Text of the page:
When Alain Vigneault was introduced as the New York Rangers newest head coach back in June, he talked about wanting to play an offensive style of hockey. At that point there was a sense of optimism because of Vigneault's track record, and because the Rangers were a very defensive-minded team under John Tortorella. Or at least it appeared that way.
The Rangers have played 33 games this season, and they have the league's second-worst offense. After a horrendous loss 4-1 on Tuesday Dec. 10 against the Nashville Predators, Vigneault addressed the media about his concerns with the current roster:
AV: "I've got an idea on how I'd like (this team) to play. Not quite sure we have the personnel to play the type of game I'd like to play."— Sean Hartnett (@HartnettHockey) December 11, 2013
AV said ideal style of play is "offensive-oriented." AV: "Should be obvious to everybody that we have a challenge right now scoring goals."— Sean Hartnett (@HartnettHockey) December 11, 2013
AV once again says Rangers do not have personnel right now to play more offensive-minded style of hockey he'd prefer.— Andrew Gross (@AGrossRecord) December 11, 2013
#NYR Asked how he wants his team to play, AV said a very offensive style. He admitted team doesn't have the personnel— Katie Strang (@KatieStrangESPN) December 11, 2013
The 2013-14 NHL season is almost at the midpoint, and Vigneault is justified in complaining about the Rangers' roster because he has not been given a chance to do his job.
Vigneault was successful in Vancouver because he had skilled offensive players on his roster. Alex Edler, Ryan Kesler and the Sedin twins all are quality dynamic offensive players. The Canucks also had a solid secondary cast that helped carry the weight when the top stars had an off night.
In New York, the marquee is rather empty. Rick Nash is the only major offensive star, as Brad Richards is in decline. Derek Stepan and Chris Kreider have promise when it comes to the Department of Offense, but the talent pool becomes shallow after that.
|Goals Per Game||2.18||28th|
When Tortorella replaced Tom Renney, he took over a roster devoid of major talent and systematically was given a chance to add players who he felt could help the team. He also nurtured some players who were able to have success in his system. These players include Brandon Prust, Brandon Dubinsky, Artem Anisimov, Ruslan Fedotenko and Brad Richards.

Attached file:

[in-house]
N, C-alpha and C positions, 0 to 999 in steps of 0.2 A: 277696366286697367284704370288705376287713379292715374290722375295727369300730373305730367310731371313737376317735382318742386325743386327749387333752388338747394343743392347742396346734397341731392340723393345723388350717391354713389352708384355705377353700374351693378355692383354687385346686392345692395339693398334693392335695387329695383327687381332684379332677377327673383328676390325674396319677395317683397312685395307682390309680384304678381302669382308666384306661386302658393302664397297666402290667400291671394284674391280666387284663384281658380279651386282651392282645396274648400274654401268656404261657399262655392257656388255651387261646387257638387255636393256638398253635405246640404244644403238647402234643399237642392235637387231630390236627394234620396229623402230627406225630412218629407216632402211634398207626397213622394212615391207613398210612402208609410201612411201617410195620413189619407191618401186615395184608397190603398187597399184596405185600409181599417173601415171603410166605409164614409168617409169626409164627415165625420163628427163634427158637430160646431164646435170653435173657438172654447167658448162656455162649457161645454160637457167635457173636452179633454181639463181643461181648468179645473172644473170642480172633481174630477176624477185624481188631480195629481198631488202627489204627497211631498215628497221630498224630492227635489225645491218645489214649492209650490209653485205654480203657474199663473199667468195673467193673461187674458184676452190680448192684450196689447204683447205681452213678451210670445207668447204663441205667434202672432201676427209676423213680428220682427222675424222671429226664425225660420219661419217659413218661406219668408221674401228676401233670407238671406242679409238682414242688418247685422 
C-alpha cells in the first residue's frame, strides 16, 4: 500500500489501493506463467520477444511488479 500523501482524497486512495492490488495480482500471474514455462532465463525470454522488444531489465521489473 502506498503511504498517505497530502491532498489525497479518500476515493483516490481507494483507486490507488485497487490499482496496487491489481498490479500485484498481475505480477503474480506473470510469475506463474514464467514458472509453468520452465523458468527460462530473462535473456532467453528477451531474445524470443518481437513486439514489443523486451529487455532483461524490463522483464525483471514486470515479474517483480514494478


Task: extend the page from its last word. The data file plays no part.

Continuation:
Torts also got his way at the trade deadline last year when Marian Gaborik was dealt to the Columbus Blue Jackets in exchange for Derick Brassard, Derek Dorsett and John Moore. The trade for Ryane Clowe was also another move that added a Torts-like player to the roster.
Back in the present, Vigneault inherited a majority of the 2012-13 Rangers roster, and because of cap constraints the Blueshirts couldn't make any major additions to the roster this past summer. It makes little sense, because the Rangers' poor offense was one of the reasons why Tortorella was fired.
The Rangers had a poor start to the 2013-14 season, but the team's lack of health was a fair excuse used. Missing Rick Nash was an excuse for poor goal-scoring numbers, but the team's ability to score is still lowly even with him in the lineup.
It is fair to say that there was a slight chance that Vigneault's style of hockey could make this team successful, but 40 percent of the season is enough of a sample size to suggest that a personnel change is needed.
The Rangers have a number of players who are free agents at the end of this season; for that reason it is fair to assume that there will be a reshaping of the roster this offseason. Even though the club has current needs, the number of pending free agents could make the Rangers hesitate to improve their roster now.
The Blueshirts need to score goals to win games. It is a simple concept, but one that needs to be stated. Henrik Lundqvist's recent play hasn't helped matters much, but the Blueshirts are still having problems winning even when he is at the top of his game.
#NYR goals per playoff game during Torts' years: 1.57, 1.60, 2.15, 2.17. But yeah, it's all on Lundqvist that he hasn't won a Cup.— Greg Wyshynski (@wyshynski) December 4, 2013
2.18 goals per game is pathetic considering the payroll and assets at the Blueshirts' disposal. That is one of the reasons why Vigneault made a statement. He came to New York and signed a five-year deal because he felt that he could make a difference.
To put things in context, Vigneault's ideal system is like an Enzo Ferrari. It is fast, high octane and full of power. To achieve peak performance, it requires proper gasoline. Right now, Vigneault's Enzo is running on regular gas because that is what Sather has given him.
The Rangers have a coach with a proven track record who is committed to this team. In all fairness, his boss should reward him by giving him some players he can work with, because his predecessor was given that same luxury.
There is still a lot of time left in the season, but the 15-17-1 Rangers could continue their downward spiral if the roster continues to remain status quo.